This look pretty much sums up Liam Hendriks' 2012 season to date. (Photo by Hannah Foslien/Getty Images)
Get ready for Liam Hendriks. Again. Yes, we've done this before. Twice this season. Hendriks made the team out of camp with a little help from an injury to Scott Baker and an awful personal crisis for Jason Marquis surrounding his daughter. His debut went well (his six one-run frames against the Rangers of all teams seem like a very distant memory though), but it's been straight downhill from there.
The Twins have come to the realization, however, that it teeters on statistically impossible for a pitcher to be less effective than Nick Blackburn (sorry, Nick) and are turning to Hendriks for the third time in 2012. Third time's charm? Let's hope so.
Hendriks has been dominant at Triple-A, pitching to a 2.20 ERA (3.09 FIP) with a 0.97 WHIP and 2.93 K/BB ratio. He's allowed only 76 hits in 106.1 innings, though he's benefited from a .240 BABIP (which helps explain the ERA-FIP discrepancy). There are two things Hendriks has done at the Minor League level that he's failed to do in the Majors, however: strand baserunners and keep the ball in the park.
The average Major League pitcher strands about 72 percent of baserunners allowed. Hendriks has stranded just 60 percent of his runners this season after checking in at 61.7 percent in 2011's brief sample. You can draw whatever conclusions you'd like from this stat. Maybe he has a mechanical flaw when pitching from the stretch. Maybe he's afraid of throwing a wild pitch and therefore relies too heavily on fastballs. Maybe he's not mentally tough enough to handle those pressure situations. Maybe he's just plain unlucky. I don't think it's the mechanical flaw, since he has no trouble with this in the Minors (78.6 percent strand rate). I'd bet that it's some combination of the other three and one other key stat.
Hendriks has thrown a first pitch strike to only 49.4 percent of the batters he's faced. The average Major League pitcher accomplishes this basic feat 59.8 percent of the time. That's likely the biggest reason he's forced to rely so heavily on his fastball. And, at 90 mph, it's not really a heater he's going to throw by many hitters... especially when he's throwing it down the middle portion of the plate so often. Hendriks' first-pitch strike percentage ties him for 10th-worst in MLB. Unfortunately, all but one pitcher with a worse rate than him have vastly higher swinging strike rates than his 4.9 percent (Tyler Chatwood is the exception at 4.3). Hendriks is getting behind hitters and then more or less hoping that they take a strike or two to let him back into the at-bat, because he rarely makes it happen himself.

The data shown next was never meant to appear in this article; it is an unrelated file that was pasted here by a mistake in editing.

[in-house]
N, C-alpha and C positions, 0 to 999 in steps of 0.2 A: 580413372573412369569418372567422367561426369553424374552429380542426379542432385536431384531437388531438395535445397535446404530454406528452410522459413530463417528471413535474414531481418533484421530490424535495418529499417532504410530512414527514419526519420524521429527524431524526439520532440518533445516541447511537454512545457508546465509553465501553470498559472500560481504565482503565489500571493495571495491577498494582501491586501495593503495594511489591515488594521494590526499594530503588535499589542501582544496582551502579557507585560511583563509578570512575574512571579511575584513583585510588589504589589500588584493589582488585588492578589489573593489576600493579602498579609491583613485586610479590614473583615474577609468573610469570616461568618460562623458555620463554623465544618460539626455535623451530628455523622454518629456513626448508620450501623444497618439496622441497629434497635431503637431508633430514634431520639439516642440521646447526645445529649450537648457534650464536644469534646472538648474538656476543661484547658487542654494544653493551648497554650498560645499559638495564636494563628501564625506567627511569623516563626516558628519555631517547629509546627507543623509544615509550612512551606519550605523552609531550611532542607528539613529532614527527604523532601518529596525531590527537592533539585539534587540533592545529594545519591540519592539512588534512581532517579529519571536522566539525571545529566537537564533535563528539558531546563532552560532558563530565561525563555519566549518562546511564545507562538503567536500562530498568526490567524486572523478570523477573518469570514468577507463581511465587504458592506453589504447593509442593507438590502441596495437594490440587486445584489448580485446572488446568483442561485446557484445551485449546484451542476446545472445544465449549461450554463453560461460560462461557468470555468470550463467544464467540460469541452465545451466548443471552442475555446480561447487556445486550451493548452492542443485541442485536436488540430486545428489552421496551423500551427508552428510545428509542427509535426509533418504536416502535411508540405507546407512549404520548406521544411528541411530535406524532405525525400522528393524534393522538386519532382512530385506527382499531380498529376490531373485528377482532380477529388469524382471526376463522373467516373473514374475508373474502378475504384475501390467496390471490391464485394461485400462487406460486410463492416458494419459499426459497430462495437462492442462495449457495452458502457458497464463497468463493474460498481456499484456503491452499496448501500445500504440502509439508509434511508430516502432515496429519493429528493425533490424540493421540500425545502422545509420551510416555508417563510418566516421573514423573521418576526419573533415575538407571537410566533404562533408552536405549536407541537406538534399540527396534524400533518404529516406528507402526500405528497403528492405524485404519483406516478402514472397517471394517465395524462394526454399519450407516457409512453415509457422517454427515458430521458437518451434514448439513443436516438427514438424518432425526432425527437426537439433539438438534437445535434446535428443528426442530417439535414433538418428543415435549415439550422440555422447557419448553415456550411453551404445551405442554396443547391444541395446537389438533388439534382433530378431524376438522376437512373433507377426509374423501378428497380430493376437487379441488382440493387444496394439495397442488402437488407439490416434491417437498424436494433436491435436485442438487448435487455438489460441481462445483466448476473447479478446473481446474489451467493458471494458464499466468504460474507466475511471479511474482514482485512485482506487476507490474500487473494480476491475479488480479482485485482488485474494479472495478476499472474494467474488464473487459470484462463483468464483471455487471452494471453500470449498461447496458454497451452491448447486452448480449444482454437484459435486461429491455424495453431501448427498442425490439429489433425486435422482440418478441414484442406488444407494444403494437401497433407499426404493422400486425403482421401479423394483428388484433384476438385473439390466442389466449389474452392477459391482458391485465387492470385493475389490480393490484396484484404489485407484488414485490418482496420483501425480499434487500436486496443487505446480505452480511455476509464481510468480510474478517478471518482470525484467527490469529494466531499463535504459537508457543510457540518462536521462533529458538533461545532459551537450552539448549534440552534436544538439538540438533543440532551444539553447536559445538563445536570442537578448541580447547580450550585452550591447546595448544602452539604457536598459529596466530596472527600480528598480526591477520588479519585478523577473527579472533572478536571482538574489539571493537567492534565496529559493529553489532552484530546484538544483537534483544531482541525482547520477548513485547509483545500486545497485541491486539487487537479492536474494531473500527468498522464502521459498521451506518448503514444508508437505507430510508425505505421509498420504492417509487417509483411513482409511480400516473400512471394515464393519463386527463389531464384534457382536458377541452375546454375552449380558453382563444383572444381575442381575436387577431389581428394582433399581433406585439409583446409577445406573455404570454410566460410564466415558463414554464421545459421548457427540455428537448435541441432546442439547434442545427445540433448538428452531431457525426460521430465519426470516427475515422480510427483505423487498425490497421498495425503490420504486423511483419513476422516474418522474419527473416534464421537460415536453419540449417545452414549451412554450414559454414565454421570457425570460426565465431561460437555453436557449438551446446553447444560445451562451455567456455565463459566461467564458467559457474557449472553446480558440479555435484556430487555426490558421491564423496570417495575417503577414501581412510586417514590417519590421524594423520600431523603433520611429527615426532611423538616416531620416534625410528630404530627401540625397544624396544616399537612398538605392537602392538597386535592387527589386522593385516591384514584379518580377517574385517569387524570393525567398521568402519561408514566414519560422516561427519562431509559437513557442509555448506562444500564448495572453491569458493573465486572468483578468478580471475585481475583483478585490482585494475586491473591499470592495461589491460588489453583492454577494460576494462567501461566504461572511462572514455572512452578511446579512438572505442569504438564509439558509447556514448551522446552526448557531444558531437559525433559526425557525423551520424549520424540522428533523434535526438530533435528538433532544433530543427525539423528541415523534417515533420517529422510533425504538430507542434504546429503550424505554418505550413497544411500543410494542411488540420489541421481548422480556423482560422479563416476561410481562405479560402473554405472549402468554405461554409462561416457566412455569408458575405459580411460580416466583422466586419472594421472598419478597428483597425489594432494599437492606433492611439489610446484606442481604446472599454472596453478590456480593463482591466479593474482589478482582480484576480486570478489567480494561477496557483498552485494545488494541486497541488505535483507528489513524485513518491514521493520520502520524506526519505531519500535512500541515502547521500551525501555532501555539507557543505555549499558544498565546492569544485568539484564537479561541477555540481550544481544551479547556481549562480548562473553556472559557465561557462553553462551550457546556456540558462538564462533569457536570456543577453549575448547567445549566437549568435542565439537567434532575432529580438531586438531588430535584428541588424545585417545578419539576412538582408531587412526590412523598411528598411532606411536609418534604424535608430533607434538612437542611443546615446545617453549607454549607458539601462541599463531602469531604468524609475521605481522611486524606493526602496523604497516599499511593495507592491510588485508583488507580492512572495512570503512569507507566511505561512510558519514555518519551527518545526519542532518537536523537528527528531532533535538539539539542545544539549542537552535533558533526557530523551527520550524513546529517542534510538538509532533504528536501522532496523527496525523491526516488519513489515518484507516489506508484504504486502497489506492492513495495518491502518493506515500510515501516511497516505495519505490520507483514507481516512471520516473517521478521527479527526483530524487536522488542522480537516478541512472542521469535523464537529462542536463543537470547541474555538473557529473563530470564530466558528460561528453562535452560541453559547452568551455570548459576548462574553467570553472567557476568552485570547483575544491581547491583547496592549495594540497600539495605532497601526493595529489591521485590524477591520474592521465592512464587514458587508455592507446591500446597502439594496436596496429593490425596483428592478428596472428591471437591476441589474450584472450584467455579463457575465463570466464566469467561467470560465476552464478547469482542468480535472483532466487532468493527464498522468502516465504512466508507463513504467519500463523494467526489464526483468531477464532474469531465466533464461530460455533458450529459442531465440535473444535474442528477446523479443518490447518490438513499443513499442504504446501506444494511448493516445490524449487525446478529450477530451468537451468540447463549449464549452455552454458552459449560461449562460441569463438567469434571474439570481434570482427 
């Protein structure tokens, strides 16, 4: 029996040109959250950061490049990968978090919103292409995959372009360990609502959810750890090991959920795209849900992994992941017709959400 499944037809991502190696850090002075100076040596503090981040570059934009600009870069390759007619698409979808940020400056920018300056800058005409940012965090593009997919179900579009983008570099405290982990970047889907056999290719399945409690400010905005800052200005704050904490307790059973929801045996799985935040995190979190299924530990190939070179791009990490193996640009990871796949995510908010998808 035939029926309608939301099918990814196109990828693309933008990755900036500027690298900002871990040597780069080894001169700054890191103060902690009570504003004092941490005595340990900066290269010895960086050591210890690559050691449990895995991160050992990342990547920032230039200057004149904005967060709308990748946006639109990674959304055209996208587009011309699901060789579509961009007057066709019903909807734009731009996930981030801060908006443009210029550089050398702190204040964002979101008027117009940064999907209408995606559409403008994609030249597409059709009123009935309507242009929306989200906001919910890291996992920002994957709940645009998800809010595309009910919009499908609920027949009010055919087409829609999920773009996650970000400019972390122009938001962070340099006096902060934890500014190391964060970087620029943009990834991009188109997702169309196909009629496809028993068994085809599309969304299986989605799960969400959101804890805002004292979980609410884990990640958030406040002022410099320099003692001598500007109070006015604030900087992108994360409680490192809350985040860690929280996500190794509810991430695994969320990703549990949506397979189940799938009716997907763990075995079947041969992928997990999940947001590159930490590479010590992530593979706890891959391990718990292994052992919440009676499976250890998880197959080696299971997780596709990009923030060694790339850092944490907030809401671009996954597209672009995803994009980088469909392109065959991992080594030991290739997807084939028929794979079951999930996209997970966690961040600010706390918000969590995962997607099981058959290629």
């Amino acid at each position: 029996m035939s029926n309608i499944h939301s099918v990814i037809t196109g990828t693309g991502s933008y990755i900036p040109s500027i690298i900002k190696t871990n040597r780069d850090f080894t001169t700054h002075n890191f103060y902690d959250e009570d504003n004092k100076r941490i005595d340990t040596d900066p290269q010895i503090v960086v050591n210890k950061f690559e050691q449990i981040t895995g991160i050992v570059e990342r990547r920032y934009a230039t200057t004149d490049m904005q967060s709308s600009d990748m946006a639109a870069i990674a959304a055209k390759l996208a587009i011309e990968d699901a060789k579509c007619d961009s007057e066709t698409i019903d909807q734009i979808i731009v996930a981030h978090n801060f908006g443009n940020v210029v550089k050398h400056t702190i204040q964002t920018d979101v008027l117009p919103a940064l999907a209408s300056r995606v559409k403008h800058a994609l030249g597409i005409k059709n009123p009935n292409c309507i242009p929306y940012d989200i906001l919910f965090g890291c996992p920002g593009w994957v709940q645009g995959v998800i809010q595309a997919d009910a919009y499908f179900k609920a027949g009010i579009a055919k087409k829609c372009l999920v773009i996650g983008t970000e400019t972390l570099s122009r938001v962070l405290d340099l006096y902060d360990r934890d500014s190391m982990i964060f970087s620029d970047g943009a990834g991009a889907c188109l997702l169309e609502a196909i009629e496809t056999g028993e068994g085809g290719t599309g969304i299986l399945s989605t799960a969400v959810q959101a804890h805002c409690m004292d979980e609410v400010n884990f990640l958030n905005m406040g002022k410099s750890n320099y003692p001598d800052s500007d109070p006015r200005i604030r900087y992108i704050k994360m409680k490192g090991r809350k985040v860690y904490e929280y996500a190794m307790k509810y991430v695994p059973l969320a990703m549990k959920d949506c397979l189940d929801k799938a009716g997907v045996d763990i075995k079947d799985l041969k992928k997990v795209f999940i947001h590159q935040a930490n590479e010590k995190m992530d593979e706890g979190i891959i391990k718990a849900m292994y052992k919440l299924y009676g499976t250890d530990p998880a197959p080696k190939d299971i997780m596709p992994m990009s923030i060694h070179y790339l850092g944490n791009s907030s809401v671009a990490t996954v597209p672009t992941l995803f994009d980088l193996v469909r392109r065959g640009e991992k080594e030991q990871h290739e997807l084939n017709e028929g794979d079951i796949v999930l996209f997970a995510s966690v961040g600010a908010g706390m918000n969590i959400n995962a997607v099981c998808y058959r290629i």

At Rochester this season, three percent of balls put in the air against Hendriks (fly balls, line drives and pop-ups) have resulted in home runs. At the Major League level, that number jumps to 12 percent. In terms of solely fly balls, nearly 23 percent of his fly balls are clearing the fence. That's fifth-worst in baseball among pitchers with 30 or more innings thrown. He trails Jonny Venters, Mark Melancon, Mark Rzepcynski and Adam Ottavino in that department. Unfortunately, 31 percent of balls hit in play for Hendriks this season have been fly balls. Compare that to Venters (13.8), Rzepcynski (22.0) and Ottavino (25.3) and it's easy to see why this is a bigger problem for Hendriks (admittedly, Melancon has been almost equally as bad as Hendriks).
In seven of Hendriks' last nine Triple-A starts (including his past four), he's done something which he's accomplished just once in the Majors: complete seven innings (he did so in his MLB debut). He's allowed only two home runs in his most recent Triple-A stint, and save for one fluke outing in which he yielded 12 hits and six runs in five innings, he's been outstanding for Rochester.
I'm still a believer that Liam Hendriks can be a solid member of this rotation if he can transfer some of the basic skills he exhibits at Triple-A over to the Major Leagues. Hendriks isn't going to be an ace for this team, but if he get strike one at a league average rate, he won't be forced to throw his marginal fastball nearly two-thirds of the time he lets go of the ball. In doing so, he can maximize a four-pitch arsenal that should allow him to succeed as a back-end starter. A fourth or fifth starter doesn't sound like much to get excited about, but when stopping to consider that Nick Blackburn, Samuel Deduno and Cole DeVries have combined for -1.1 WAR (per Fangraphs), a passable fourth starter sounds pretty good to me.